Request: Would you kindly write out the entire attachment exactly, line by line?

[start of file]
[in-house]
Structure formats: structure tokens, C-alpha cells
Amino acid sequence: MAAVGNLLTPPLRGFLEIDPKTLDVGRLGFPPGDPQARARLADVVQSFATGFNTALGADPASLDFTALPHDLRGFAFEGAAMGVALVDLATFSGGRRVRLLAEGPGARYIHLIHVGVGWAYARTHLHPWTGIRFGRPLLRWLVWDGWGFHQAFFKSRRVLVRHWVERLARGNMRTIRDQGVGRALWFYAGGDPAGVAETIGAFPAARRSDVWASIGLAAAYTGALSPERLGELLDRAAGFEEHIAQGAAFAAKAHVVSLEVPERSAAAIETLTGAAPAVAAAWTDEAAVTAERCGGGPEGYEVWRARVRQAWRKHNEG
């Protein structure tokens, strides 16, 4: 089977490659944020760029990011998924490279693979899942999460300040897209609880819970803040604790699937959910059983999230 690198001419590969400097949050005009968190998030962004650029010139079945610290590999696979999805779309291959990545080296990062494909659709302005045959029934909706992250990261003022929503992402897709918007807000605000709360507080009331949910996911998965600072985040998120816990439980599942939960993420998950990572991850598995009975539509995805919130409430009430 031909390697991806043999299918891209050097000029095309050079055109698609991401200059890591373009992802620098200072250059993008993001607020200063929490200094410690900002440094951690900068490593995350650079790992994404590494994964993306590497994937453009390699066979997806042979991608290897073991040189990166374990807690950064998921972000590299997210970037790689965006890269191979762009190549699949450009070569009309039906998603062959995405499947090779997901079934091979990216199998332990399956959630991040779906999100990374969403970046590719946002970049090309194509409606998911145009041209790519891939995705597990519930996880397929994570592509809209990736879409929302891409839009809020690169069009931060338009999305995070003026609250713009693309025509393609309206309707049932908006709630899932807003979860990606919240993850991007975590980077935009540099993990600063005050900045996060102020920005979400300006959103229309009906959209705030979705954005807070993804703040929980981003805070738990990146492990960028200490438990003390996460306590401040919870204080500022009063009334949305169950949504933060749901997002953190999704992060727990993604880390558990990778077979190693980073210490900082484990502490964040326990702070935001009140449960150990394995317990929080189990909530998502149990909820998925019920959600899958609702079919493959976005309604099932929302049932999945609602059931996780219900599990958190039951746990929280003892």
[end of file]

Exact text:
[in-house]
Structure formats: structure tokens, C-alpha cells
Amino acid sequence: MAAVGNLLTPPLRGFLEIDPKTLDVGRLGFPPGDPQARARLADVVQSFATGFNTALGADPASLDFTALPHDLRGFAFEGAAMGVALVDLATFSGGRRVRLLAEGPGARYIHLIHVGVGWAYARTHLHPWTGIRFGRPLLRWLVWDGWGFHQAFFKSRRVLVRHWVERLARGNMRTIRDQGVGRALWFYAGGDPAGVAETIGAFPAARRSDVWASIGLAAAYTGALSPERLGELLDRAAGFEEHIAQGAAFAAKAHVVSLEVPERSAAAIETLTGAAPAVAAAWTDEAAVTAERCGGGPEGYEVWRARVRQAWRKHNEG
């Protein structure tokens, strides 16, 4: 089977490659944020760029990011998924490279693979899942999460300040897209609880819970803040604790699937959910059983999230 690198001419590969400097949050005009968190998030962004650029010139079945610290590999696979999805779309291959990545080296990062494909659709302005045959029934909706992250990261003022929503992402897709918007807000605000709360507080009331949910996911998965600072985040998120816990439980599942939960993420998950990572991850598995009975539509995805919130409430009430 031909390697991806043999299918891209050097000029095309050079055109698609991401200059890591373009992802620098200072250059993008993001607020200063929490200094410690900002440094951690900068490593995350650079790992994404590494994964993306590497994937453009390699066979997806042979991608290897073991040189990166374990807690950064998921972000590299997210970037790689965006890269191979762009190549699949450009070569009309039906998603062959995405499947090779997901079934091979990216199998332990399956959630991040779906999100990374969403970046590719946002970049090309194509409606998911145009041209790519891939995705597990519930996880397929994570592509809209990736879409929302891409839009809020690169069009931060338009999305995070003026609250713009693309025509393609309206309707049932908006709630899932807003979860990606919240993850991007975590980077935009540099993990600063005050900045996060102020920005979400300006959103229309009906959209705030979705954005807070993804703040929980981003805070738990990146492990960028200490438990003390996460306590401040919870204080500022009063009334949305169950949504933060749901997002953190999704992060727990993604880390558990990778077979190693980073210490900082484990502490964040326990702070935001009140449960150990394995317990929080189990909530998502149990909820998925019920959600899958609702079919493959976005309604099932929302049932999945609602059931996780219900599990958190039951746990929280003892």